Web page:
Observing Thinking

Observing Thinking
Observing Thinking

Tuesday, May 10, 2016

INDIVIDUAL vs SOCIETAL Security: Deja Vu all over Again

You may have thought that the lawsuit by the FBI against Apple was amicablly settled out of court on March 21 but if you thought that you would be wrong. For those of us with less than adequate memories, here is a synopsis of the events leading up to lawsuit.

The FBI wanted to examine the Apple iPhone taken from the San Bernardino terrorist shooter in the hope it would reveal connections to other terrorists. Unfortunately the FBI bungled the attempt to hack into the phone which prevented anyone from logging into it let alone get information from it --- except perhaps the Apple Corporation who made the phone and theoretically could restore it to its prior state so the FBI could get on with its investigation.
Now comes the tricky technical part. In order to restore the phone, Apple software engineers must create a Trojan Horse virus which appears to be a valid update to the phone’s Operating System but in fact will launch an attack on it, disabling the code that is blocking the FBI and letting them have another crack at getting to its contact list. This process is called “white-hat” hacking (as opposed to “black-hat” which is what the baddies use).

All the FBI says that it wants is the phone back in the same condition it was before the shooter was killed and his phone captured. Then they can get back to work protecting the Homeland. “Not so fast!”, replies Apple CEO Tim Cook. If we do that and the code leaks out then everyone who owns an iPhone (an estimated 64 million people in the US alone as of 2014) will be at risk from malicious hackers --- not only in the US but in other nations) and tt will be a HUGE invasion of privacy and the world will never be the same. So the FBI responds, “if you won’t do what we want you to do voluntarily, we will have the courts issue an injunction forcing you to do so.” And they did and the blogosphere exploded with claims and counterclaims about what was the Right Thing to Do.

Privacy advocates claimed that this was like the government getting a search warrant to enter a home only to encounter a locked safe for which it had no permission to open so it asks the manufacturer of the safe to provide it with a master key and the manufacturer responds that it has no assurance that this master will be safe and not copied thus violating the security of their product and consequently their business trade will suffer.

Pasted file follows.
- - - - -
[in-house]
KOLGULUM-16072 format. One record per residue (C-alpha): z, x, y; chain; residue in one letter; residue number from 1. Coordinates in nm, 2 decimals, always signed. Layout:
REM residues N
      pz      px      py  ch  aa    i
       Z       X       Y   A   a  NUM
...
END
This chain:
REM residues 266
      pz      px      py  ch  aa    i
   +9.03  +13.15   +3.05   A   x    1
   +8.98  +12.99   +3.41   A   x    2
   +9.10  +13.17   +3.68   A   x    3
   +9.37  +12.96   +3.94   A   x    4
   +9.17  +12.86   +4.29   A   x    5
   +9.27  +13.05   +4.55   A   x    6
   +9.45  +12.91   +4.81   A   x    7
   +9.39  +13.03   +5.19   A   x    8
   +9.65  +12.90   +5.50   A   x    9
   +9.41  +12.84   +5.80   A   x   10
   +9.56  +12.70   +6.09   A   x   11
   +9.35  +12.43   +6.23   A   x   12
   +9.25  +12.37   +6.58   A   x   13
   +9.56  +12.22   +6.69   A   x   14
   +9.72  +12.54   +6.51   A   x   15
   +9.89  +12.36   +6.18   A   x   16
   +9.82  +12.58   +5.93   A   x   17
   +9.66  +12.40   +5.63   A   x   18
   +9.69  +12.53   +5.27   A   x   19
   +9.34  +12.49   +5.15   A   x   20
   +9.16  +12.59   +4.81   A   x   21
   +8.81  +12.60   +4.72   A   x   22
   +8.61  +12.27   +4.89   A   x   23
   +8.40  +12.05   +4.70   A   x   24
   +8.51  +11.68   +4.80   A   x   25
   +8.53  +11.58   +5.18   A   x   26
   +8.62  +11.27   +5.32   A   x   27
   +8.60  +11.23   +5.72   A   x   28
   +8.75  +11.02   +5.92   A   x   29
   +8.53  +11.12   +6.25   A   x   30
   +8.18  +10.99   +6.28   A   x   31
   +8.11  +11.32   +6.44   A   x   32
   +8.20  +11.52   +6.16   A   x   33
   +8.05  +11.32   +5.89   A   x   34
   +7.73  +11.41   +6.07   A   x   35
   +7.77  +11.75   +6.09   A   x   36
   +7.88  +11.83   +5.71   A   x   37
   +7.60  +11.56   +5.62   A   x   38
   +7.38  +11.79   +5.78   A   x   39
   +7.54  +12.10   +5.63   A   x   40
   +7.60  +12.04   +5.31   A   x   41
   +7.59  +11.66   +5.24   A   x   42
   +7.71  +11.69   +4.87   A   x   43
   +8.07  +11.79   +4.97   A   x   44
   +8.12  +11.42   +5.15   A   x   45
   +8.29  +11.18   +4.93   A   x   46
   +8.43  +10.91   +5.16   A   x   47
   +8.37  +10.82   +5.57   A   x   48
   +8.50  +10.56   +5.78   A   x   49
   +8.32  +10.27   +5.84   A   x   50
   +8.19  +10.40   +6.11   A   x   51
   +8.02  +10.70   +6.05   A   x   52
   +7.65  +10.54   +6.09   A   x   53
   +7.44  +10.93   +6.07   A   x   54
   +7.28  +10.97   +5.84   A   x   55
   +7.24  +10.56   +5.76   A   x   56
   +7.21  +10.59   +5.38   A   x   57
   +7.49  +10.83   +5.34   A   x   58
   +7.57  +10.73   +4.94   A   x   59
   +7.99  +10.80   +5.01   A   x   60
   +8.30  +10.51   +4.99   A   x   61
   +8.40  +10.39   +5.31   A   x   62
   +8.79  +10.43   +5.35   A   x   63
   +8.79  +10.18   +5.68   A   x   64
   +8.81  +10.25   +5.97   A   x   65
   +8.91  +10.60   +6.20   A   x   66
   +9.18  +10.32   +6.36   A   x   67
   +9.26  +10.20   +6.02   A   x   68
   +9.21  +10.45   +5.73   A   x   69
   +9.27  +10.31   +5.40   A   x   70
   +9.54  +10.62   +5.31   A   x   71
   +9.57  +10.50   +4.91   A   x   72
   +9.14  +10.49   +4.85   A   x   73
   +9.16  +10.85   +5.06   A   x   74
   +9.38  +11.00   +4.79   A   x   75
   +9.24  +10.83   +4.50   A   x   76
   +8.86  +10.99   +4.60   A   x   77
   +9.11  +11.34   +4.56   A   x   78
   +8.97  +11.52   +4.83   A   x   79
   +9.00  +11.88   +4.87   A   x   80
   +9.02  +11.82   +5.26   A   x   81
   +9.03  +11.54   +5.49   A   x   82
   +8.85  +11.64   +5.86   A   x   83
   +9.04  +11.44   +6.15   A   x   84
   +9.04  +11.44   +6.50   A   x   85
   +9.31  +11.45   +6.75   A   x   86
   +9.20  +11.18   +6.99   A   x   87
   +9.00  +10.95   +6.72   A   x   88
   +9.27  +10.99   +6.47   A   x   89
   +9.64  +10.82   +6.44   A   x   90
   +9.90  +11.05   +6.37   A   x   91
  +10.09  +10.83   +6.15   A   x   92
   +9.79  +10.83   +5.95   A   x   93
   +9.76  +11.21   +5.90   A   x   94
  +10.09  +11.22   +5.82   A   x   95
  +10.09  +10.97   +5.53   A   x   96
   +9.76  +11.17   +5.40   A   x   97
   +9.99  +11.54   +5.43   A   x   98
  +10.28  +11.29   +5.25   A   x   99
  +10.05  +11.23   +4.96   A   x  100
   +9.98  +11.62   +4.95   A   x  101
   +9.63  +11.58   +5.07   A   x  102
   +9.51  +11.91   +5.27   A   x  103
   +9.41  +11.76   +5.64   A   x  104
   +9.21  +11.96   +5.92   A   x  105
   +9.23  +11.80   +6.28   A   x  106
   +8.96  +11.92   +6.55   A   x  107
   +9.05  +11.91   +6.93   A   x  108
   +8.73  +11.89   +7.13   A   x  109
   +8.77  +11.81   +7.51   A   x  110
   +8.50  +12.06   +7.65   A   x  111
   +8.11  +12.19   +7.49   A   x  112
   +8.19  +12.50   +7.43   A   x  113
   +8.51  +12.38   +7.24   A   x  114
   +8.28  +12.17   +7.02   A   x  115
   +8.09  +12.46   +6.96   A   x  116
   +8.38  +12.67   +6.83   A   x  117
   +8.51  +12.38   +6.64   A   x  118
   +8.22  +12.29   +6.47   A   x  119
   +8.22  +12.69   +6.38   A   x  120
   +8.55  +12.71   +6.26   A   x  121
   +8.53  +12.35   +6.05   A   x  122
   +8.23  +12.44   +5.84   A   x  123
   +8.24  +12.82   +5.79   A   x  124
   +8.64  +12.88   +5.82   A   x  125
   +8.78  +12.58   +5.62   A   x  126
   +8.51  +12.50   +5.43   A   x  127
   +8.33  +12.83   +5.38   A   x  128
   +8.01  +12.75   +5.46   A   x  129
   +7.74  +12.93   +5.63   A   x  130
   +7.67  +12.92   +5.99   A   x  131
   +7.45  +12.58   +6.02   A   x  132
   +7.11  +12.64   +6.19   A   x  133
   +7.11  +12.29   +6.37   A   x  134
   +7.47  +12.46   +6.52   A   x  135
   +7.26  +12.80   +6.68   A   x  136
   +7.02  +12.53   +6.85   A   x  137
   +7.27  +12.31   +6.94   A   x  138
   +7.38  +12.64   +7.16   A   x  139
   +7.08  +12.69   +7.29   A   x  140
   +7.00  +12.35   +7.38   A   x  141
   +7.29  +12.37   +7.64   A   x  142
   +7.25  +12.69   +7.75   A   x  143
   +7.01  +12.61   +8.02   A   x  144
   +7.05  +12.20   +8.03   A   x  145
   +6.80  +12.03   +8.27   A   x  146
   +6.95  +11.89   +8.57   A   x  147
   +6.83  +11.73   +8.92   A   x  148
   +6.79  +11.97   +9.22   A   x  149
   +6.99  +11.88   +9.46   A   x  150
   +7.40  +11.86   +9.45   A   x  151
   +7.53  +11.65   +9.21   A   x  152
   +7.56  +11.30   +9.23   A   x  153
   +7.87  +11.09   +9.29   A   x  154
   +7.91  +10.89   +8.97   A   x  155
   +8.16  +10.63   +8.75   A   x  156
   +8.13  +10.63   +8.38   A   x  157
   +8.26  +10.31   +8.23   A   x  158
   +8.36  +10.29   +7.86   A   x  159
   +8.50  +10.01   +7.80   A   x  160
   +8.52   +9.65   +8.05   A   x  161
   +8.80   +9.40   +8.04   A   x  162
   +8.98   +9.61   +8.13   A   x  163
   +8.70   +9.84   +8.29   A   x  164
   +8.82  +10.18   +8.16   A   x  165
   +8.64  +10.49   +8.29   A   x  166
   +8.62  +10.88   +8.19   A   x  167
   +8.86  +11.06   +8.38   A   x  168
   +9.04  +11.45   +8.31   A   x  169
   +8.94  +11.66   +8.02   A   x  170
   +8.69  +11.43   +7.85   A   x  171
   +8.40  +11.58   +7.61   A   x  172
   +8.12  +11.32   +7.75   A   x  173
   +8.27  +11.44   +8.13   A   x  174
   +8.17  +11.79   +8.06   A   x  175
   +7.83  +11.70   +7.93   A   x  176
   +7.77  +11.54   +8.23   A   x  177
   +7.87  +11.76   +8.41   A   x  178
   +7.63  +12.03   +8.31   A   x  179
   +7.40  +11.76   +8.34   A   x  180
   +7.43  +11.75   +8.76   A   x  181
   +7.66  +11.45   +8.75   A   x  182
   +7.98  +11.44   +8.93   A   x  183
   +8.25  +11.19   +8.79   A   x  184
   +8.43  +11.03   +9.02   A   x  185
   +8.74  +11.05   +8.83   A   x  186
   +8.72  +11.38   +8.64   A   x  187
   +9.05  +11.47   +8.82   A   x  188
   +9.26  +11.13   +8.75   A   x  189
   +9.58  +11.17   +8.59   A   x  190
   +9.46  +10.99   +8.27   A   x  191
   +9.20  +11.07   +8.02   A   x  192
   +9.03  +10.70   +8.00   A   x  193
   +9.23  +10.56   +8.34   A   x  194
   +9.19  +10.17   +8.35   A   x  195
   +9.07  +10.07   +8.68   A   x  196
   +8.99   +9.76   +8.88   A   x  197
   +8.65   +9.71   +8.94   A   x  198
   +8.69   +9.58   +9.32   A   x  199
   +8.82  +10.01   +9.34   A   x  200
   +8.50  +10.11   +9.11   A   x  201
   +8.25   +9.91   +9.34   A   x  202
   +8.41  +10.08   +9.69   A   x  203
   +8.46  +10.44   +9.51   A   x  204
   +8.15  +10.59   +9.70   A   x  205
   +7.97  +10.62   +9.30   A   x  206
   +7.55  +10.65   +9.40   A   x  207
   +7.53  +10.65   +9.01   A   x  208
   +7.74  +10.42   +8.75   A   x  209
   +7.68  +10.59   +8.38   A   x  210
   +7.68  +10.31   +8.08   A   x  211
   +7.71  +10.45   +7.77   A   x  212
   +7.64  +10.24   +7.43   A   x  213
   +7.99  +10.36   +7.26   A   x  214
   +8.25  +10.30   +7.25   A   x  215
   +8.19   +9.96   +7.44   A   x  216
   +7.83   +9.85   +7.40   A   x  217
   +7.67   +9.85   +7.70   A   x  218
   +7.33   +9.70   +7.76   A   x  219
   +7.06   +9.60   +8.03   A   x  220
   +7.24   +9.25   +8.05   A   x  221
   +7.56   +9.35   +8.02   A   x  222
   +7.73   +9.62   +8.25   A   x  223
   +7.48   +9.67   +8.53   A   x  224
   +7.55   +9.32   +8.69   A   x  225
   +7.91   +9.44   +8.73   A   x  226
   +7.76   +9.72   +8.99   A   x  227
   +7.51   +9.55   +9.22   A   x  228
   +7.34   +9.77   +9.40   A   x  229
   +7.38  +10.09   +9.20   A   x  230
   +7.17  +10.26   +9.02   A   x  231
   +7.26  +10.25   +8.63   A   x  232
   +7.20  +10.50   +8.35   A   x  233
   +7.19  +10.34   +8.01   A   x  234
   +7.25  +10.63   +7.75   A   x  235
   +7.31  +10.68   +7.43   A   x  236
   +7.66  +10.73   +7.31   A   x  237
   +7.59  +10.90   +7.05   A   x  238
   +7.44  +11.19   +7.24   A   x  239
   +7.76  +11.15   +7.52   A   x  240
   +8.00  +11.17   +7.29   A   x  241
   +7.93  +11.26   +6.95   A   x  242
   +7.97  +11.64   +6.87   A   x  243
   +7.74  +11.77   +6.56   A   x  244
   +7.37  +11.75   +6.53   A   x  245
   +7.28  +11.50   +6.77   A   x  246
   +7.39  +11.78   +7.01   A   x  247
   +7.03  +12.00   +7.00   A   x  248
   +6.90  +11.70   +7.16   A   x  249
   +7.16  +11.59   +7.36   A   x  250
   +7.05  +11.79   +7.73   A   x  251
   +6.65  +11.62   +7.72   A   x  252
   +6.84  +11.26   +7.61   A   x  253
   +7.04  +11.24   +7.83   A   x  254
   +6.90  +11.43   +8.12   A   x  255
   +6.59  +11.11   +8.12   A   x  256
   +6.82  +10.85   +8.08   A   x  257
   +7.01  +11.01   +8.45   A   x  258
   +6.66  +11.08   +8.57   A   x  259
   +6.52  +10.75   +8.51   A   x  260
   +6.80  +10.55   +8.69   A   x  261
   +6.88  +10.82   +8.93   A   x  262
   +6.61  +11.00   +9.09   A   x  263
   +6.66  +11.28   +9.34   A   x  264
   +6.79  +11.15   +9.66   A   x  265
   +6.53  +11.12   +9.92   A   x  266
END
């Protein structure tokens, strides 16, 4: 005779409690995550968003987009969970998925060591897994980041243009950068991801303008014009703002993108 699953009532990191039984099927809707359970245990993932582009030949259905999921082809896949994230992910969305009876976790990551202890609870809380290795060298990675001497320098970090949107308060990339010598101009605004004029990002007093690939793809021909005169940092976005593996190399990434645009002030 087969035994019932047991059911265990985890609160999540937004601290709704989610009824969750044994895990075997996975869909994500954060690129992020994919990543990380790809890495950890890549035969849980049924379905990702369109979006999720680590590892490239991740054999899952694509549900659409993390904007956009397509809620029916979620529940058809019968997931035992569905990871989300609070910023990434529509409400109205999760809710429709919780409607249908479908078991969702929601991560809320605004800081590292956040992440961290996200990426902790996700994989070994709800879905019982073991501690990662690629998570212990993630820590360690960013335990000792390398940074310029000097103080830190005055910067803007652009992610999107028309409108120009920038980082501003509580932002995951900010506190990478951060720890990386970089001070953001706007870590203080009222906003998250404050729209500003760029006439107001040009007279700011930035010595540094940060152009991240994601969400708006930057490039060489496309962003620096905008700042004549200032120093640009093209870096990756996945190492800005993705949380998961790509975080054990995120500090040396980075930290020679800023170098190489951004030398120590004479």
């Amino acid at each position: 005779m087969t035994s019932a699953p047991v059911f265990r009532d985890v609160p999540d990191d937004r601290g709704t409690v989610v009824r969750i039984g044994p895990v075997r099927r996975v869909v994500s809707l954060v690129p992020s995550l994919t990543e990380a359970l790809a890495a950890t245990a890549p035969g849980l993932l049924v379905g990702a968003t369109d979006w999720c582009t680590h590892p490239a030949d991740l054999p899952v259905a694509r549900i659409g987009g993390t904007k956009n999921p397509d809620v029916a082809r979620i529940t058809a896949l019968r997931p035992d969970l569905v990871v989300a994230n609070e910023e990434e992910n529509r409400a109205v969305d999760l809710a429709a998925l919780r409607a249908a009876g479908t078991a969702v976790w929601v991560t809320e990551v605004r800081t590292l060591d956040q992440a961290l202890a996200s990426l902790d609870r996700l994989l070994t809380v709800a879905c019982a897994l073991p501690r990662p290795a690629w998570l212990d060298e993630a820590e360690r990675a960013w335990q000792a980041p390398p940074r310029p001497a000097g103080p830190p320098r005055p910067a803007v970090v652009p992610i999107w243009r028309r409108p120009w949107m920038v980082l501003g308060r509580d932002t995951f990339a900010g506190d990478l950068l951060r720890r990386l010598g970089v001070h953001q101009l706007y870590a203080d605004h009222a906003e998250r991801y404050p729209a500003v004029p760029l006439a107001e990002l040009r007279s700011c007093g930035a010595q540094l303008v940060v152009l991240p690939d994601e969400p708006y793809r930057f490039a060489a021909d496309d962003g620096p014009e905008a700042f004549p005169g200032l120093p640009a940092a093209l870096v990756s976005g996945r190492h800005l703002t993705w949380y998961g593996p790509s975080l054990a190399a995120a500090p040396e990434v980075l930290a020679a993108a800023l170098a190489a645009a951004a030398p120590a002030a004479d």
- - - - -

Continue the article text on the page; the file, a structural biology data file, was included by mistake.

A CBS poll of the US general public revealed that 50% of the respondents supported the FBI's position, and 45% supported Apple's.


The case never made it to court as the FBI blinked and ostensibly found a white-hat hacker to dig out the information they wanted to examine. (According to the Wall Street Journal, “FBI Paid More Than $1 Million to Hack San Bernardino iPhone”)

So, who’s right? I’ll tell you. I don’t know.

What I do know is that this is not the end but the beginning of the tortuous process of sussing out several thorny issues. One issue is that we have consciously designed a system of jurisprudence that meant to be slow and deliberate so that we sacrifice speed for for accuracy --- for getting it right. However, technology turns that philosophy on its head; we not only want our gadgets to run fast but we want them be created fast as well --- if it’s not right, we’ll make it right in the next version.

Also in our law system, precedents are important and you can be sure that law enforcement agencies will continue to press this issue because, for them, security will usually trump privacy

And finally, beyond smartphones, is there a reasonable expectation of privacy on Internet or not? When I post to Facebook, certainly not; when I send email, I certainly do expect privacy. T
his is not yet settled law and there is an ongoing conversation on this issue (on the Internet of course --- search on the term, “reasonable expectation of privacy”)

Pros and Cons of Autonomous Cars: Part 3